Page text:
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I am the youngest of four siblings and the primary caretaker for my mom who is experiencing dementia. As we all know this is a 24 hour job. My siblings all live within 10 minutes of my home and only
stop by on holidays. You would think that they would at least offer to keep my mom
for at least a few days but they always come up with excuses. I am so tired and
my husband is fed up with the lack of family support. When I mention to them that I need a break and that this is their mother too but they just act like they just don't have time. Not sure what else I can do to get them engaged in her care. Any suggestions?

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I have the same issue. But my suggestion is to let it go. Find help through respite services, senior services, etc.

Admit you are doing too much and risking your health and marriage. Place mom in assisted living or a dementia unit. I can't believe the difference in my mom since I moved her from assisted living to a dementia unit. There is so much more interaction. You can visit every day. Someone else can do the laundry, cooking and planning.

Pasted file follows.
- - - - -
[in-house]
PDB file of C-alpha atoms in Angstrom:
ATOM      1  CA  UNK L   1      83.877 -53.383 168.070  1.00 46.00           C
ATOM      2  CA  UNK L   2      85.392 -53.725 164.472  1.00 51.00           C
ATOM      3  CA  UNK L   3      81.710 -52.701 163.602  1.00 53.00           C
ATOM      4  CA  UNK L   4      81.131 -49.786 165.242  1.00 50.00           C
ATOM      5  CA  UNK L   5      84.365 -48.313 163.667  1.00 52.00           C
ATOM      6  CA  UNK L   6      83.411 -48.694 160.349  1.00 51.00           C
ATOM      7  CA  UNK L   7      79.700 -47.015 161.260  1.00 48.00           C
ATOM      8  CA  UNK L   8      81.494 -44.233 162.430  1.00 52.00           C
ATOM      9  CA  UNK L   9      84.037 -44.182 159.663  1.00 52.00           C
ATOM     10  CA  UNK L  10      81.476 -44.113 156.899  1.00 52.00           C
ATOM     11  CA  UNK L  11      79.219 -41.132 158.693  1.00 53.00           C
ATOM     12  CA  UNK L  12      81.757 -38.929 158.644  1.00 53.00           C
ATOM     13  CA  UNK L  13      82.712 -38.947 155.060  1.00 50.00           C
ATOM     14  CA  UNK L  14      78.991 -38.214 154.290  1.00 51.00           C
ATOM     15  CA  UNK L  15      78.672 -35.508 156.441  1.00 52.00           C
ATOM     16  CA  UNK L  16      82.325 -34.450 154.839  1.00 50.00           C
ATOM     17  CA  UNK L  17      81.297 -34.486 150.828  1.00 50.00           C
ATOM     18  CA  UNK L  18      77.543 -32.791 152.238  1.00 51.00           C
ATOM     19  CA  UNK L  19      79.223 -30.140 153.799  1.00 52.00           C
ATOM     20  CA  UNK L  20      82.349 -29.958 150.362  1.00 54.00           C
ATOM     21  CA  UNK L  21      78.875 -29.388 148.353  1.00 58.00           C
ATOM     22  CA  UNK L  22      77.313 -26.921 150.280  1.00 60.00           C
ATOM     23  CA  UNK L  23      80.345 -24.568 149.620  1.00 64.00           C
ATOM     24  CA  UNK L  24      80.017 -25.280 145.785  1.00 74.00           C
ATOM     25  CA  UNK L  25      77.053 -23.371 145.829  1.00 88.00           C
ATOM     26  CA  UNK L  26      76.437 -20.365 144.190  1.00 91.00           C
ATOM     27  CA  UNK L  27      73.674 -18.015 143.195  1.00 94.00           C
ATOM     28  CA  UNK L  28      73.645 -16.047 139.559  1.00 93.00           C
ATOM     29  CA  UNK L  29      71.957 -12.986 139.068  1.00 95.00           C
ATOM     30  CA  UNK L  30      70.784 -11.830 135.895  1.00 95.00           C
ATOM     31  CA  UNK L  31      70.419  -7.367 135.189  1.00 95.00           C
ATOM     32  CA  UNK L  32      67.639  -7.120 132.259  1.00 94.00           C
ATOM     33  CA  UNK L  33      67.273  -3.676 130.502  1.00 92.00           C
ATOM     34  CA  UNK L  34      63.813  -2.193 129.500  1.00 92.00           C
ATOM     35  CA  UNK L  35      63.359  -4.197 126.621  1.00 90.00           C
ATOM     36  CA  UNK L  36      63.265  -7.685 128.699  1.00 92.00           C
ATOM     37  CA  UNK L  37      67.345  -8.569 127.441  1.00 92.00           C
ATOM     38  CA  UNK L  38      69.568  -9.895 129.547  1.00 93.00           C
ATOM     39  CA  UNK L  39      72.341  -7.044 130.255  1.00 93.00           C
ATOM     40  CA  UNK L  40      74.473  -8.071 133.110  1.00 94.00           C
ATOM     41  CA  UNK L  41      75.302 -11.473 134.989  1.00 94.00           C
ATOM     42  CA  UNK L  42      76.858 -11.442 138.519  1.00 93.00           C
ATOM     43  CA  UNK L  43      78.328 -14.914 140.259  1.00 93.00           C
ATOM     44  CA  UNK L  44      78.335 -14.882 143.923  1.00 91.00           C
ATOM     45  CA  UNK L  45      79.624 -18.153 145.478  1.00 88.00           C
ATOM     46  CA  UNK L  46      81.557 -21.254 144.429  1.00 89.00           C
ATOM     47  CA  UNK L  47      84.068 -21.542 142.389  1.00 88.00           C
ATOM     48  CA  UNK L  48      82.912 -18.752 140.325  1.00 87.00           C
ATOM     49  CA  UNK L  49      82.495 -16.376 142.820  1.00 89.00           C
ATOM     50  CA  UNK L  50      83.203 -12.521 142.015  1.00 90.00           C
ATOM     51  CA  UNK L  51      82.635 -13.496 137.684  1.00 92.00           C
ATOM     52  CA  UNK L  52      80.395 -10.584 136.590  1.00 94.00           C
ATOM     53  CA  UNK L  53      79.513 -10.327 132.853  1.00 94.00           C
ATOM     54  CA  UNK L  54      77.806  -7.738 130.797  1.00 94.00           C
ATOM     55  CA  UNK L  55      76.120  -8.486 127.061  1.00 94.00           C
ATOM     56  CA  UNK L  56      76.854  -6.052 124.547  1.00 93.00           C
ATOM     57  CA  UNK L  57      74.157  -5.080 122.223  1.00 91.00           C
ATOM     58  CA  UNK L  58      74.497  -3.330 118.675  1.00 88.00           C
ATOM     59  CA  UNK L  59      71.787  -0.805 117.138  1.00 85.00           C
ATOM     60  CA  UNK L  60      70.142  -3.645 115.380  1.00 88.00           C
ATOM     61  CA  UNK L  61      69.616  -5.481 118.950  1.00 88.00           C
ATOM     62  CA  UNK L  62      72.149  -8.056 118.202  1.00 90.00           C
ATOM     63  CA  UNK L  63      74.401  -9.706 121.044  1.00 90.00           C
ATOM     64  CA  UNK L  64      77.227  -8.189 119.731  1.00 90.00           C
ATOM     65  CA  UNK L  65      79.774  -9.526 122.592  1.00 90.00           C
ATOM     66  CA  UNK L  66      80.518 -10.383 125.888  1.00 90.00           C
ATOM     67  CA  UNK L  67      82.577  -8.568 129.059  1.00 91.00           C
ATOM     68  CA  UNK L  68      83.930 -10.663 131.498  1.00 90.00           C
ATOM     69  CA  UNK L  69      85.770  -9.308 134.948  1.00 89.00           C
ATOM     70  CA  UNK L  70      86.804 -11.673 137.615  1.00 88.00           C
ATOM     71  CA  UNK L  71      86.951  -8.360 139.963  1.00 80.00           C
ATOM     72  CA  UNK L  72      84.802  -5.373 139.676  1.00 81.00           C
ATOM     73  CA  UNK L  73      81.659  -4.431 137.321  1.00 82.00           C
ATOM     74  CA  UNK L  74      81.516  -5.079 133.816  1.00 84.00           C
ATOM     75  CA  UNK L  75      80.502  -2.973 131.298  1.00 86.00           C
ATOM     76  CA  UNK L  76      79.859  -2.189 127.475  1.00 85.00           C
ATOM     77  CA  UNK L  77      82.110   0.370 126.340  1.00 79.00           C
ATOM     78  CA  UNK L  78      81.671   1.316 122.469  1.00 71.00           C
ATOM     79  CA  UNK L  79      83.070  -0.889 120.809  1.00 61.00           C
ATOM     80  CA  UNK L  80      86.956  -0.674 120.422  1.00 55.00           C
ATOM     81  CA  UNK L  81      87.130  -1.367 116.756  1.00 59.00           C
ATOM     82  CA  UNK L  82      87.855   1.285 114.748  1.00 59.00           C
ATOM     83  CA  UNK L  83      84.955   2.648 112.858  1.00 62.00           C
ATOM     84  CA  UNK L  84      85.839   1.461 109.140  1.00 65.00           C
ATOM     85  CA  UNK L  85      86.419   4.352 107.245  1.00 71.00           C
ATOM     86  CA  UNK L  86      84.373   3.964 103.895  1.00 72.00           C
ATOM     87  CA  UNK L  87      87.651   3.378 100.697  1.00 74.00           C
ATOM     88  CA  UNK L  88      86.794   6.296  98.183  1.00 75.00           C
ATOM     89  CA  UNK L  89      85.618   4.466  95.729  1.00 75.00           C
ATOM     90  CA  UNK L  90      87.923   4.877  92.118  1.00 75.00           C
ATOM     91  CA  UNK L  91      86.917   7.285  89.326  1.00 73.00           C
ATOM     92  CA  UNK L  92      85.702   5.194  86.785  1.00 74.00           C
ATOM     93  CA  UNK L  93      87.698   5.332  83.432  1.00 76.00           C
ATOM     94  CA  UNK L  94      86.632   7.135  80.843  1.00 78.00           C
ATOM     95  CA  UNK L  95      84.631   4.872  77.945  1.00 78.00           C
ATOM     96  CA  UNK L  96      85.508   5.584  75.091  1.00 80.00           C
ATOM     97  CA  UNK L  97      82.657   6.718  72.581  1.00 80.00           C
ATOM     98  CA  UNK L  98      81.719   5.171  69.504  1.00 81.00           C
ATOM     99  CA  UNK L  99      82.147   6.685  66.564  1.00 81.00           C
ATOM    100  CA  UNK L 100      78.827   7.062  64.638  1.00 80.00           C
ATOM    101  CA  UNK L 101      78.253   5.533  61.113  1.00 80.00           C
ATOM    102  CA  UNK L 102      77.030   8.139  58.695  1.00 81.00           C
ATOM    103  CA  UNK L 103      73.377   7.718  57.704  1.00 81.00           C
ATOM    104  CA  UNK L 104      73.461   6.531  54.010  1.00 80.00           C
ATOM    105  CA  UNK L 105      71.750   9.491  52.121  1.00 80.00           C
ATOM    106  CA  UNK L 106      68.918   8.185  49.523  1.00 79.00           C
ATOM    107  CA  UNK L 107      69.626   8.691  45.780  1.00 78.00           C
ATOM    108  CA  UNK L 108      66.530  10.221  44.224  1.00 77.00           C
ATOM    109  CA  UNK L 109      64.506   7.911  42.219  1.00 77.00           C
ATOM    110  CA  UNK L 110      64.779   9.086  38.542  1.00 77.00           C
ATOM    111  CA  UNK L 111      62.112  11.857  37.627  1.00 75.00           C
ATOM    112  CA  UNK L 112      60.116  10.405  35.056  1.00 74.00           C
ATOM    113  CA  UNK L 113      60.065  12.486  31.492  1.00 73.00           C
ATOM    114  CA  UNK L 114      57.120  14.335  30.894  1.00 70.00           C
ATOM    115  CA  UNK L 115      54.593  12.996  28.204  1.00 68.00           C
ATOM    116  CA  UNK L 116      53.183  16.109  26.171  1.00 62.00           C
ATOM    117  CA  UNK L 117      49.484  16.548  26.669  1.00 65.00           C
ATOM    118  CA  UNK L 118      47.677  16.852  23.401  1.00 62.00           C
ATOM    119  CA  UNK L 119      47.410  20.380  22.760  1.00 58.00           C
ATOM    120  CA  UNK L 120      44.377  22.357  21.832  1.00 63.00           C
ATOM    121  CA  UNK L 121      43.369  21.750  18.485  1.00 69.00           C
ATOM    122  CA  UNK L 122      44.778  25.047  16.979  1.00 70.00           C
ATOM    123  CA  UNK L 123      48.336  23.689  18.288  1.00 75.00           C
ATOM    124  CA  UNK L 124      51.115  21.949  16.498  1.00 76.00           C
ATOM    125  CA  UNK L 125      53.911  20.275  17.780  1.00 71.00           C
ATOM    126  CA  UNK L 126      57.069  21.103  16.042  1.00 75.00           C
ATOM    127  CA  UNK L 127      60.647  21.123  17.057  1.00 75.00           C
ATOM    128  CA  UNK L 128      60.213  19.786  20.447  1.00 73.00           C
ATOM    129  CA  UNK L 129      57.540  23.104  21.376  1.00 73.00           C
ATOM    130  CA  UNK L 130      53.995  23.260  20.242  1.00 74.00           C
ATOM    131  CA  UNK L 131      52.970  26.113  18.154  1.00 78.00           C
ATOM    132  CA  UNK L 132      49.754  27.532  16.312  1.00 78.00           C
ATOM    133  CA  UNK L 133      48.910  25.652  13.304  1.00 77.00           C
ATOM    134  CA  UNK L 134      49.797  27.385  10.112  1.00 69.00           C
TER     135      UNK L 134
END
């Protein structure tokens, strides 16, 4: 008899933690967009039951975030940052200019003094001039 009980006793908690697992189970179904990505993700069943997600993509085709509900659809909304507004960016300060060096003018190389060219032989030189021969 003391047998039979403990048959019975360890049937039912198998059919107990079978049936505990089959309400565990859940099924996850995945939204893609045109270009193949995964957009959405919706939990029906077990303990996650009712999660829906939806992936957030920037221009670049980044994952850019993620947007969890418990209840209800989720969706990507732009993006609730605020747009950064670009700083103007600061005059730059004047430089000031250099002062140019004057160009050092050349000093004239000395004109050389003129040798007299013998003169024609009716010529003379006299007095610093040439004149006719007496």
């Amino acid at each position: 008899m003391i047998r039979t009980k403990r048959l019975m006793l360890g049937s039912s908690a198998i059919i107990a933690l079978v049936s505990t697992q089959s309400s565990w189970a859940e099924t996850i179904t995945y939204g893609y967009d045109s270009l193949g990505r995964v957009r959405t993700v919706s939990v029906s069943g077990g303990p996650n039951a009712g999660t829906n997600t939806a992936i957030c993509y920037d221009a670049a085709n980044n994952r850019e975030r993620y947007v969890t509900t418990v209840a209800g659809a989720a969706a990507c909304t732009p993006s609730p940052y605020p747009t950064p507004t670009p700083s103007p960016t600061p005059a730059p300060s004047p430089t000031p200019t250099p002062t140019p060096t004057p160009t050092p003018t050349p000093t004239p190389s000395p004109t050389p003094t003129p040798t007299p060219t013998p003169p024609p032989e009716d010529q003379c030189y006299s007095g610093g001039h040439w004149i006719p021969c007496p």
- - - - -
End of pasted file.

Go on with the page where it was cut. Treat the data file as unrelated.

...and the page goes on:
Admit you cannot control others. They are not answerable to you. They have decided to put their lives or marriages first. It is their decision.

I had a sibling that complained that I should visit x number of times while she was living with Mom. I tried to talk her out of living with Mom after Mom had lived with me, because I knew how hard it was and was no longer willing to risk my sanity dealing with it. I don't understand how siblings think they can decide for someone else how they live their life.
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Good luck! I'd find a professional before I left my Mom with my no show siblings.. They are not qualified to care for her needs. It's confusing enough for the patient not having you around, let alone someone who has no idea how to handle a dementia parent..